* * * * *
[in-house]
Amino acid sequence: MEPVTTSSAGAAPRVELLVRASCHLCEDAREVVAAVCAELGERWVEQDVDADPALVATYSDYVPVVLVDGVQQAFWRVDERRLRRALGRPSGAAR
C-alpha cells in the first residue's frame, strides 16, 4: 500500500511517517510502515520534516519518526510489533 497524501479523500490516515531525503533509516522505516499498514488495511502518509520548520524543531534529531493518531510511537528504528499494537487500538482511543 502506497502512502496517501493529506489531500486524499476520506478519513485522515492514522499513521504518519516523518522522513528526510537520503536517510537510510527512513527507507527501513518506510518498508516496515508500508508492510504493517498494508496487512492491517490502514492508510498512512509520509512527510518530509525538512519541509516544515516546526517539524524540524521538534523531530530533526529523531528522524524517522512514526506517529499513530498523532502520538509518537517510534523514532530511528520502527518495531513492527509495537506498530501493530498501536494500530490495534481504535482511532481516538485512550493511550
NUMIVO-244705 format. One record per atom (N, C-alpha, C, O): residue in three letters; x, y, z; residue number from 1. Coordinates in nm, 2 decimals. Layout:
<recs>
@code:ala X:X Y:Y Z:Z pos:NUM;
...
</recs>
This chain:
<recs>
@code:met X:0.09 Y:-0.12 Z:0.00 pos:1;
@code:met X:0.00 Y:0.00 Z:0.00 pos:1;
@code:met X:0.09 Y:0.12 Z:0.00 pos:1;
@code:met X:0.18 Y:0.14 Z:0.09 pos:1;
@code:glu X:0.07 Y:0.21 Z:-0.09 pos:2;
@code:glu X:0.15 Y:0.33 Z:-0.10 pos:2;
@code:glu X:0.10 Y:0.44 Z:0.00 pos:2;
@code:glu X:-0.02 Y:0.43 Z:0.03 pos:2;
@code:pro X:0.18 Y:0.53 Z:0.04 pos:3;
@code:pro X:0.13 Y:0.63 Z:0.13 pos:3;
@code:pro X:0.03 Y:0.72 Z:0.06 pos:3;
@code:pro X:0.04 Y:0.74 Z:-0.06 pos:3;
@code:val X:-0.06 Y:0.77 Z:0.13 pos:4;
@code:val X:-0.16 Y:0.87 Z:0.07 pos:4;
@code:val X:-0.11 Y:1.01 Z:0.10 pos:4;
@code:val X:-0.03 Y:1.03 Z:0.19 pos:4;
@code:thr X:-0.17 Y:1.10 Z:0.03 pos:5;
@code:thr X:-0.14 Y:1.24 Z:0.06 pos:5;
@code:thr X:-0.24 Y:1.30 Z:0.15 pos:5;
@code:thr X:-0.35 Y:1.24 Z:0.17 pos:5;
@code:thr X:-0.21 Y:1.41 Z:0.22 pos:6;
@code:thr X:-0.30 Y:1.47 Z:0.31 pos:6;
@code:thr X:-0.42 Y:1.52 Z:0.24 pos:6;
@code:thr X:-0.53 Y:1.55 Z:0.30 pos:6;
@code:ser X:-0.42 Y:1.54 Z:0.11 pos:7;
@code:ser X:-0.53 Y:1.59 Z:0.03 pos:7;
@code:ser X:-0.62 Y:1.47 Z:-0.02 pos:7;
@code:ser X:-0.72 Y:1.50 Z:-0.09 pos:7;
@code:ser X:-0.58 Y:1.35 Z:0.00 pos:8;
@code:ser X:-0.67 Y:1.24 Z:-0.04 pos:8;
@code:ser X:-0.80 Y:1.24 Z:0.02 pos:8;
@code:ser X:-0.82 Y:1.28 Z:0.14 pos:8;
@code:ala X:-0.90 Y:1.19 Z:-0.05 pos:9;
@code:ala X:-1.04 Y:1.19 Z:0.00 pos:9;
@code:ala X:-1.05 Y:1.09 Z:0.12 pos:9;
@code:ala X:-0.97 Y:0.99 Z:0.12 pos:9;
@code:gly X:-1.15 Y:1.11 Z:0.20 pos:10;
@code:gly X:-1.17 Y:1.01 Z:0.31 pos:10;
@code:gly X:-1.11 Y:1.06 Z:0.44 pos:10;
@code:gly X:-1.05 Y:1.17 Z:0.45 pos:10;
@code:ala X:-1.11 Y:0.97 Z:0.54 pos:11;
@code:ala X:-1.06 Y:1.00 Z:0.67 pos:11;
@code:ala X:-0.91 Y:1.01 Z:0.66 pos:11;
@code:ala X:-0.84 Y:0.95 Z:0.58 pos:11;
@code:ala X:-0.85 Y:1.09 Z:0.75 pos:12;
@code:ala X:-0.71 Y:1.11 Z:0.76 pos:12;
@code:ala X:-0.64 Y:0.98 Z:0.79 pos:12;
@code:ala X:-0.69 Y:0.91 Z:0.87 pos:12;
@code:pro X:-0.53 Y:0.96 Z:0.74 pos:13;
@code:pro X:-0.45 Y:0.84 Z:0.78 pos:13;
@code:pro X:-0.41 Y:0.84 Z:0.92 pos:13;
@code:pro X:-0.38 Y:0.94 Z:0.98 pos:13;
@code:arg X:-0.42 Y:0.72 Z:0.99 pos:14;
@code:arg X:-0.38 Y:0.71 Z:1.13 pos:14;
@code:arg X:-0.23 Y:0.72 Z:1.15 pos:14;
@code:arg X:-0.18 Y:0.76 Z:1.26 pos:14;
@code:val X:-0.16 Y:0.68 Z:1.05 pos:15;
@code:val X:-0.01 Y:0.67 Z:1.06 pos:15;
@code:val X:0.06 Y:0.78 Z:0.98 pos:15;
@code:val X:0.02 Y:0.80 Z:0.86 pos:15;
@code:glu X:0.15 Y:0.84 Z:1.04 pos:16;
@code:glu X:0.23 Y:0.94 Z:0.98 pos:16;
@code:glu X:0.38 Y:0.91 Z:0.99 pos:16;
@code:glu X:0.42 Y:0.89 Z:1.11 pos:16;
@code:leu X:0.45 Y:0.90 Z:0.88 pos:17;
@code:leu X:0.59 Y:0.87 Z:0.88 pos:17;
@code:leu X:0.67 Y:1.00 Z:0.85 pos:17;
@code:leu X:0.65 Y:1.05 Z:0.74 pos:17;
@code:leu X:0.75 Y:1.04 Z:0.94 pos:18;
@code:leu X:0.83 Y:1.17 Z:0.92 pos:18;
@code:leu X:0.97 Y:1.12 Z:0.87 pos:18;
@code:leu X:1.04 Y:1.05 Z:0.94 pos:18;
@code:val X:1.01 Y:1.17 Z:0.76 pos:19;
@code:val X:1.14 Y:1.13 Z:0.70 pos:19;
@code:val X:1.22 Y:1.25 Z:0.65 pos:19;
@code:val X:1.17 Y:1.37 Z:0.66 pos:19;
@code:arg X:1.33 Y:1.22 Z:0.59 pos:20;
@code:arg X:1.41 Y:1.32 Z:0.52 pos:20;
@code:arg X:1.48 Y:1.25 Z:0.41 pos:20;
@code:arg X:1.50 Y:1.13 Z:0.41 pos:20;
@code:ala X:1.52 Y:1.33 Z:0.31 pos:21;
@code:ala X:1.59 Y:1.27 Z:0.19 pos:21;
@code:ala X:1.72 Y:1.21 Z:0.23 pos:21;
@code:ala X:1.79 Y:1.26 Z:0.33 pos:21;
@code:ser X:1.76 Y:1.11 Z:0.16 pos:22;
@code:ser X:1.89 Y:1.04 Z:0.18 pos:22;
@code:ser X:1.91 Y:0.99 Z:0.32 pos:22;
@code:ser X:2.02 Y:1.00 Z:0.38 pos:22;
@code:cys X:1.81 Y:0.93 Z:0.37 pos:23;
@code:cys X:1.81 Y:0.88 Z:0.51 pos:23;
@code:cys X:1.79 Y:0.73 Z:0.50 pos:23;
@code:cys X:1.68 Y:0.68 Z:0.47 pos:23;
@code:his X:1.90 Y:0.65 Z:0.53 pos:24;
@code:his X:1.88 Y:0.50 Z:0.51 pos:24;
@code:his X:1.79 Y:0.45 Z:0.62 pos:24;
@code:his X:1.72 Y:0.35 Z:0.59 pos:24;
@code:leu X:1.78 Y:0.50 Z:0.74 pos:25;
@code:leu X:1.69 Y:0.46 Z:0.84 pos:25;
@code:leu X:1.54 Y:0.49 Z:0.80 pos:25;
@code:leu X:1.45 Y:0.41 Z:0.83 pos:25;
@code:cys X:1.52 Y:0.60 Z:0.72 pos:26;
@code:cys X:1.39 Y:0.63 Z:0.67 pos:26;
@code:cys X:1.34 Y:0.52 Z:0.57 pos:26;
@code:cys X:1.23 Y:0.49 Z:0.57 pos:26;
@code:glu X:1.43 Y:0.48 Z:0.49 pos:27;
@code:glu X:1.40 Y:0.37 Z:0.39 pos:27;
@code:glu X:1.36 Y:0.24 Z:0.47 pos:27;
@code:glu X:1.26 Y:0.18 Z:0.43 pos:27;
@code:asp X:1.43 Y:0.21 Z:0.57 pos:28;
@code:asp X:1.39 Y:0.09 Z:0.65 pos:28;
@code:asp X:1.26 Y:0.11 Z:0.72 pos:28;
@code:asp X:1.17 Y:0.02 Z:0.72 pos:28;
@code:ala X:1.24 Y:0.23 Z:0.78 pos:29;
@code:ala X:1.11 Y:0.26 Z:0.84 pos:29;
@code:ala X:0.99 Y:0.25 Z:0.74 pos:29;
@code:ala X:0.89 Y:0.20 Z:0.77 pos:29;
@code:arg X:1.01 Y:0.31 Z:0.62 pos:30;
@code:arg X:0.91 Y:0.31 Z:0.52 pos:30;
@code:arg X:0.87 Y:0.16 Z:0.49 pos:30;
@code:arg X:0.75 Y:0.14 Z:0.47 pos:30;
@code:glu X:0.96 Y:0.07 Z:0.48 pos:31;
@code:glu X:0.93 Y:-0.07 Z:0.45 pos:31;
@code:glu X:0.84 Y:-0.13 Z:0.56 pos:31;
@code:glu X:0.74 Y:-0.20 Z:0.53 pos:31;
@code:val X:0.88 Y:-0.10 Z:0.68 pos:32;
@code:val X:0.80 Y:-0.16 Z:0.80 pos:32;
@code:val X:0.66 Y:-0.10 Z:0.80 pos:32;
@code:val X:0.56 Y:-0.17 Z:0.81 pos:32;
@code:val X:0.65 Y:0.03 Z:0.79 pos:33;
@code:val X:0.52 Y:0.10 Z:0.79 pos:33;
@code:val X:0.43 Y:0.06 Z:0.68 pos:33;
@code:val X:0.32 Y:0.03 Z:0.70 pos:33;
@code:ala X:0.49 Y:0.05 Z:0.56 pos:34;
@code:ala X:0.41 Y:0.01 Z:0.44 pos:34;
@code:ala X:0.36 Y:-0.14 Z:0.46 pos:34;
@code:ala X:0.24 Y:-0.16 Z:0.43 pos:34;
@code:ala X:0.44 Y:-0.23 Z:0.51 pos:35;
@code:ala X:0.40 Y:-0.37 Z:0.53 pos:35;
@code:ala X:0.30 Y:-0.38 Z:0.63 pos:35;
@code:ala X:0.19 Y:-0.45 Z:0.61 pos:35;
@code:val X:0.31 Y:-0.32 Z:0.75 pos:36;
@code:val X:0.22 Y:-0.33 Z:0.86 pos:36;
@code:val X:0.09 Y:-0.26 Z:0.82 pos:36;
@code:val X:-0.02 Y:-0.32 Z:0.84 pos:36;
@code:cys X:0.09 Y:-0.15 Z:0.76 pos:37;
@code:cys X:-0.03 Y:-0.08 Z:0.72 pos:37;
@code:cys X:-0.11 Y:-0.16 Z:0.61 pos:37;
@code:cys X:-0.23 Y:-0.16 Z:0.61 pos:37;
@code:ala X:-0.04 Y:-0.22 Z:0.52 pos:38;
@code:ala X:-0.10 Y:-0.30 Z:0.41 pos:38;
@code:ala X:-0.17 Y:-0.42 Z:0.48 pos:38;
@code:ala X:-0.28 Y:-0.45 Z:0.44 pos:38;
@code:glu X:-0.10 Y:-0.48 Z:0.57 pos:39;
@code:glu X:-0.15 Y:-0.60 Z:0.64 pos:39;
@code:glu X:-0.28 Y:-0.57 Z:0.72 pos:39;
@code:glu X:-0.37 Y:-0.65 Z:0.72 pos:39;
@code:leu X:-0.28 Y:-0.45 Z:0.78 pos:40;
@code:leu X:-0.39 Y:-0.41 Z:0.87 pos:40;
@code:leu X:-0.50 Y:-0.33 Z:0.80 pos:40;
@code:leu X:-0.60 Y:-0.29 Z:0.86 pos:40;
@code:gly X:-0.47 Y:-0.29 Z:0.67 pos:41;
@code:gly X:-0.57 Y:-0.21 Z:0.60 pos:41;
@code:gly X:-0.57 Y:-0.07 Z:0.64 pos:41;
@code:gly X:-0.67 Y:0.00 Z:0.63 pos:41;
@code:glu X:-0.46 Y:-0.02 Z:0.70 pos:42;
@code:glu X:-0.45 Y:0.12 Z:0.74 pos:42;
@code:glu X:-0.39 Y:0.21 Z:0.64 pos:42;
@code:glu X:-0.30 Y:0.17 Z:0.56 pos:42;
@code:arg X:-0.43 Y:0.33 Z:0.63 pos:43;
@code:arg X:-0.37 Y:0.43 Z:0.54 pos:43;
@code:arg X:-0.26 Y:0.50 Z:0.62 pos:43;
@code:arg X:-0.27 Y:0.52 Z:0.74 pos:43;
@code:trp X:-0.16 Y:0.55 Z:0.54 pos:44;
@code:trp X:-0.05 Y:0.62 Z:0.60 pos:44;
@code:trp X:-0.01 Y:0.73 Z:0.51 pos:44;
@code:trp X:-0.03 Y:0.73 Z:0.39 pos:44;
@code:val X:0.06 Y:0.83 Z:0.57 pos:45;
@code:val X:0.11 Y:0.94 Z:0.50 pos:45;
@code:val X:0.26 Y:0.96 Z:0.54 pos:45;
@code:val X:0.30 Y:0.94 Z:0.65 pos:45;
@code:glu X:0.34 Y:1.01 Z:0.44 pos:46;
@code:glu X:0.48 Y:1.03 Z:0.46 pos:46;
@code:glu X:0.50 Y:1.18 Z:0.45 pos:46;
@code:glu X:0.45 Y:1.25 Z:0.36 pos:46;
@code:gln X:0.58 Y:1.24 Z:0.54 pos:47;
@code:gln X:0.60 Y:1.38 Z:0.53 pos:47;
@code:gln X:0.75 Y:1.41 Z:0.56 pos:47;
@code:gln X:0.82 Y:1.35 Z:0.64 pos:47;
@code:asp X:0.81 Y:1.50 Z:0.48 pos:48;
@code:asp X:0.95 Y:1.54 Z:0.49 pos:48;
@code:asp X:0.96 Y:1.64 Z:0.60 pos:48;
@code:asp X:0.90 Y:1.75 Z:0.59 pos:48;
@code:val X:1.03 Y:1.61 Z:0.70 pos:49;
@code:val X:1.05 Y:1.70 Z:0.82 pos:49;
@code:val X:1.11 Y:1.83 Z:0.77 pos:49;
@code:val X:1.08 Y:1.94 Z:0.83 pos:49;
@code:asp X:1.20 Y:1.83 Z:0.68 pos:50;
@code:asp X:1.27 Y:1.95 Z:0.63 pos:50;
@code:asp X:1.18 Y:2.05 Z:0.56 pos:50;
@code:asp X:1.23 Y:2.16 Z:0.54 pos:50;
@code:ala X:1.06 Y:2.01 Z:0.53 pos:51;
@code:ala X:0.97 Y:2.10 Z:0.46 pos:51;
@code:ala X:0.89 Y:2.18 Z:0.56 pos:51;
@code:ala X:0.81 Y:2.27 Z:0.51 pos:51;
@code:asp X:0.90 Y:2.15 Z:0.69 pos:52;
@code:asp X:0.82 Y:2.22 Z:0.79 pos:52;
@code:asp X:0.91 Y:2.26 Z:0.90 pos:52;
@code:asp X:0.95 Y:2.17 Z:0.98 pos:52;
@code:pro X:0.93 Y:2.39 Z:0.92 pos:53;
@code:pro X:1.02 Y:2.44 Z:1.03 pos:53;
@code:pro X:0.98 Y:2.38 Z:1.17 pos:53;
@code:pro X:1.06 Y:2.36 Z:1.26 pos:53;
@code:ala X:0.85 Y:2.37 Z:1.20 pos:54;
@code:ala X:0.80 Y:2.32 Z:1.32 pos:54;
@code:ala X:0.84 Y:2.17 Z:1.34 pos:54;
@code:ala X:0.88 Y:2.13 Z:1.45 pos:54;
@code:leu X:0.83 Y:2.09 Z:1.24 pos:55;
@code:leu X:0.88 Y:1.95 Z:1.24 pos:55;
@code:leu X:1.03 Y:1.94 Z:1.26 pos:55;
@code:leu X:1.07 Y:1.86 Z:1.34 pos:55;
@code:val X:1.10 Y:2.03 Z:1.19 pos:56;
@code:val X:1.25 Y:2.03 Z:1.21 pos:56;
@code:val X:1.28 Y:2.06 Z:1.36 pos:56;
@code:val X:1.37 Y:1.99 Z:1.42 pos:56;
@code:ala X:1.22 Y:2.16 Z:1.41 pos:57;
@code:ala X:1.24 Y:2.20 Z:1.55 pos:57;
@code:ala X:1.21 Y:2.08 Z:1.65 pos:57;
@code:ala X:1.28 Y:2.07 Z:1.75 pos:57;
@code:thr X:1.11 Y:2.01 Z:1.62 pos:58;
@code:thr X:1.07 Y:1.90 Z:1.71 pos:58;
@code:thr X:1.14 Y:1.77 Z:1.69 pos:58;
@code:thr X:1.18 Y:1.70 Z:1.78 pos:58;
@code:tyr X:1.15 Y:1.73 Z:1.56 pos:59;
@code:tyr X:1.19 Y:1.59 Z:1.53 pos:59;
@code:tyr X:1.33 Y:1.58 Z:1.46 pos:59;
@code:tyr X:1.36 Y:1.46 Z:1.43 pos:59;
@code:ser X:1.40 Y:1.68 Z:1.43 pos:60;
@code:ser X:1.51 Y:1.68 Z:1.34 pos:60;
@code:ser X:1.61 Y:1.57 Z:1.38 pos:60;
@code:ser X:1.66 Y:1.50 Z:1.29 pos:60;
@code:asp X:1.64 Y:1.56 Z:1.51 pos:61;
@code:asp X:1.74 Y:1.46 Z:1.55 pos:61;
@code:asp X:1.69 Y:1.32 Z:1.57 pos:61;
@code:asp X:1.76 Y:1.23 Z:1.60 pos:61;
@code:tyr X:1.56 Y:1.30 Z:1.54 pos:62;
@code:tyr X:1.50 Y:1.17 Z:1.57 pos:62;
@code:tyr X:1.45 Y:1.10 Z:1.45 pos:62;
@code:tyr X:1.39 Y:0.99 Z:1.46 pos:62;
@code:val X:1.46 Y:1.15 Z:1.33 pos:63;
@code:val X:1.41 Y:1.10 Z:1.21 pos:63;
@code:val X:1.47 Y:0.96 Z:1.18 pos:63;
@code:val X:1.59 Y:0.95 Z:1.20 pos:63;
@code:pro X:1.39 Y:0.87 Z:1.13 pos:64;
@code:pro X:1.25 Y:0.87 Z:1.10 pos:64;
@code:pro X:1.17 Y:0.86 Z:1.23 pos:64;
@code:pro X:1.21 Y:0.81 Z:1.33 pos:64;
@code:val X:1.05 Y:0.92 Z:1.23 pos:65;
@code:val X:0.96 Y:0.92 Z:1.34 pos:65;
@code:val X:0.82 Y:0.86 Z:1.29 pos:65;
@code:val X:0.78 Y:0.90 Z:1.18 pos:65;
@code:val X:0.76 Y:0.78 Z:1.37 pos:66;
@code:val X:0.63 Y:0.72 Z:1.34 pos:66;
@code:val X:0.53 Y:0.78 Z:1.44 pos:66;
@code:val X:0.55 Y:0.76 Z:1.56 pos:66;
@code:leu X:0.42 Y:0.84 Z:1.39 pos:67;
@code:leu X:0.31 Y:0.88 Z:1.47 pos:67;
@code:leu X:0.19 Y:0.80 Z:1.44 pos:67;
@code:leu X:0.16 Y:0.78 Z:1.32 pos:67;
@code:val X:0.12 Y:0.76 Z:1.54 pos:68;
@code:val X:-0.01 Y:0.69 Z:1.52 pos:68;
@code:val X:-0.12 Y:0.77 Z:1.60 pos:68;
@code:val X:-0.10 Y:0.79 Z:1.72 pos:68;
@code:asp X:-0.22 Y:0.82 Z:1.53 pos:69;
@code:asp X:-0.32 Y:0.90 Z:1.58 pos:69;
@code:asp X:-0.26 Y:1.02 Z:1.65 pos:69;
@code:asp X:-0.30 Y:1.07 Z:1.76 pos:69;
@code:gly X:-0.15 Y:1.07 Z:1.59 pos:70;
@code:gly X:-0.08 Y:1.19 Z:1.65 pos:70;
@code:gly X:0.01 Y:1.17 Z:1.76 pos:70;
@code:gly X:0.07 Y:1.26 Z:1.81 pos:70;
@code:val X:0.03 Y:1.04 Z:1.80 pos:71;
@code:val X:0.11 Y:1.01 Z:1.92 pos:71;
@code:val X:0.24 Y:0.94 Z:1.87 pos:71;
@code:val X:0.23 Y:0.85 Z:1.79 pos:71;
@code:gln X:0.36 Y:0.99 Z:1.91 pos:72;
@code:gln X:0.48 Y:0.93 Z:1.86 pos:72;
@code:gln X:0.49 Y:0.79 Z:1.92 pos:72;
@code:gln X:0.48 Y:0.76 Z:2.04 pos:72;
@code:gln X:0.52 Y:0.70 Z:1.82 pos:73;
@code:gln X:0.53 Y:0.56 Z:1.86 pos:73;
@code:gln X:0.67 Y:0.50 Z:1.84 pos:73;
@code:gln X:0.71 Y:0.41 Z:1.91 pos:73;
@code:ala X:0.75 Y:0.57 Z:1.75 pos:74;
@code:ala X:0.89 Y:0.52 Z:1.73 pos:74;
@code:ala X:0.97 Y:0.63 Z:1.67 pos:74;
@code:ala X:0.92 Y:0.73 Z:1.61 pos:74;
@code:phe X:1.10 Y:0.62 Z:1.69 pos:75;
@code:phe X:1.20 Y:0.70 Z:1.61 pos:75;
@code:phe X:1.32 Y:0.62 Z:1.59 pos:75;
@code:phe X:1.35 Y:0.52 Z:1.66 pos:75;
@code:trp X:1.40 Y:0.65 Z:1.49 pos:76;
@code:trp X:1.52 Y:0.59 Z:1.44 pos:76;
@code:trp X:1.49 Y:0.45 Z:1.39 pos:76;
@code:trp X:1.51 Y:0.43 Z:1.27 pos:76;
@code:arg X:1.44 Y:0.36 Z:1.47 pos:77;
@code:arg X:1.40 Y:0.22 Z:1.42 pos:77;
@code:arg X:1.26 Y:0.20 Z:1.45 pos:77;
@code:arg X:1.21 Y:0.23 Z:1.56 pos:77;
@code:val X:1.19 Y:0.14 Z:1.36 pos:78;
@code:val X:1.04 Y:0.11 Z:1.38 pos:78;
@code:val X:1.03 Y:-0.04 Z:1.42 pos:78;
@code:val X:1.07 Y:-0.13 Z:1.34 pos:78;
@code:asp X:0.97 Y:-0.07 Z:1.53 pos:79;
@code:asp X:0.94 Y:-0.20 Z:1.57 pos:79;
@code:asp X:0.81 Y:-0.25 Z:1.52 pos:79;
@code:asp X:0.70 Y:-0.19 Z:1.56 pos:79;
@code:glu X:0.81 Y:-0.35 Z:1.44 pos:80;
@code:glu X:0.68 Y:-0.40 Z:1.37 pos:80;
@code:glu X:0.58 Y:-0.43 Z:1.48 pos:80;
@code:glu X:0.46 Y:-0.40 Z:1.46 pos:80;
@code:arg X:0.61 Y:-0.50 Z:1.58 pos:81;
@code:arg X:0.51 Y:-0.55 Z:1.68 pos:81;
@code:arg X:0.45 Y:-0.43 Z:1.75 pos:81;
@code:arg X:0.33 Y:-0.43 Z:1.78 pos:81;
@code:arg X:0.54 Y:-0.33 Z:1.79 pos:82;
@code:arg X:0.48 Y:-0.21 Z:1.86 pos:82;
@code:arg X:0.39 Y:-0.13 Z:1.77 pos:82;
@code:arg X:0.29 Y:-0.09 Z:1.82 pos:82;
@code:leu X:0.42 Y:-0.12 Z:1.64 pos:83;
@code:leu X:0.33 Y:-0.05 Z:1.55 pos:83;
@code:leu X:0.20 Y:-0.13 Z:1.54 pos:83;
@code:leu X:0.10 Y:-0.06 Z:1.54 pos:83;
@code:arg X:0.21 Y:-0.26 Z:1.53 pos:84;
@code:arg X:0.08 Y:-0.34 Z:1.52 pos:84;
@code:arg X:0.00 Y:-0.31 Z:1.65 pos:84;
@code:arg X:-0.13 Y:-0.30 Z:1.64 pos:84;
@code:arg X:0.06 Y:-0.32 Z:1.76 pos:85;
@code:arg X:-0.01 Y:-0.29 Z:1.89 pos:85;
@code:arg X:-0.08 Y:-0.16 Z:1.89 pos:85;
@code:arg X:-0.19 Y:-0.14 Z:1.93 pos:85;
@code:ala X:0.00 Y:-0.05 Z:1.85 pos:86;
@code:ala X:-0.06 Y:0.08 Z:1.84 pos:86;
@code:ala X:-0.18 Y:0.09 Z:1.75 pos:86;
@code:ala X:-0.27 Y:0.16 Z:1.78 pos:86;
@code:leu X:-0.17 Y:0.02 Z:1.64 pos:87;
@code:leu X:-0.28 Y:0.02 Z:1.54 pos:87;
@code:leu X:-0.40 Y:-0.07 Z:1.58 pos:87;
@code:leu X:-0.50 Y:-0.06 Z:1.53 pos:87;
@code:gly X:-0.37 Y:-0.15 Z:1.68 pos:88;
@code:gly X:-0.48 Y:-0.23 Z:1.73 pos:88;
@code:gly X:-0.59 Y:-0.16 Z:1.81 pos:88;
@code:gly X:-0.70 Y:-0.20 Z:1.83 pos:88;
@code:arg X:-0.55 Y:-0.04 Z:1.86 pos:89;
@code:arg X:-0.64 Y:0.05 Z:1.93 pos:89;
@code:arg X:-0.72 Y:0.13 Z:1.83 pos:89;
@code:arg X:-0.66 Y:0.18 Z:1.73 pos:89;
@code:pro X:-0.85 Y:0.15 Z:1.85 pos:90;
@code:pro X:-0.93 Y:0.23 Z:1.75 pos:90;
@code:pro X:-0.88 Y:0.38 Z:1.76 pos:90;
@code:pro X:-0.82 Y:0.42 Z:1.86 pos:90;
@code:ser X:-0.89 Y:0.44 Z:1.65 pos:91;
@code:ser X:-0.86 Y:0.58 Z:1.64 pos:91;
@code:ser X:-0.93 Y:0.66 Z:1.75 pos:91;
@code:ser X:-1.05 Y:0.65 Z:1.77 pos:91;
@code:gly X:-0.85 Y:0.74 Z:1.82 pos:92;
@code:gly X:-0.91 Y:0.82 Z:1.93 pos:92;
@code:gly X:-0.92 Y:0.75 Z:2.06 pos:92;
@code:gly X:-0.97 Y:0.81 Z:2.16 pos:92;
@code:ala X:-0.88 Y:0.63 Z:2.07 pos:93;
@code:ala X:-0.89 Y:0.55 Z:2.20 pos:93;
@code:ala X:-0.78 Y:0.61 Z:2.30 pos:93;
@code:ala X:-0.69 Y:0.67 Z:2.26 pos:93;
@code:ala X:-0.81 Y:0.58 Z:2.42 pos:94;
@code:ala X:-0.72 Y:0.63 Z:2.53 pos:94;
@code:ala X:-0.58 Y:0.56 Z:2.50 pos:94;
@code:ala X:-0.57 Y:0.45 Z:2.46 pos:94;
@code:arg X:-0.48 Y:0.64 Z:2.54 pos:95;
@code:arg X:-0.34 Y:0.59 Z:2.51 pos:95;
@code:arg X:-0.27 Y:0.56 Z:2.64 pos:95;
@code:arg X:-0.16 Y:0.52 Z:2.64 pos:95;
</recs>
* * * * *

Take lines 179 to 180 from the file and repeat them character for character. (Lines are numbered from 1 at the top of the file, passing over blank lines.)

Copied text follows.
@code:arg X:-0.43 Y:0.33 Z:0.63 pos:43;
@code:arg X:-0.37 Y:0.43 Z:0.54 pos:43;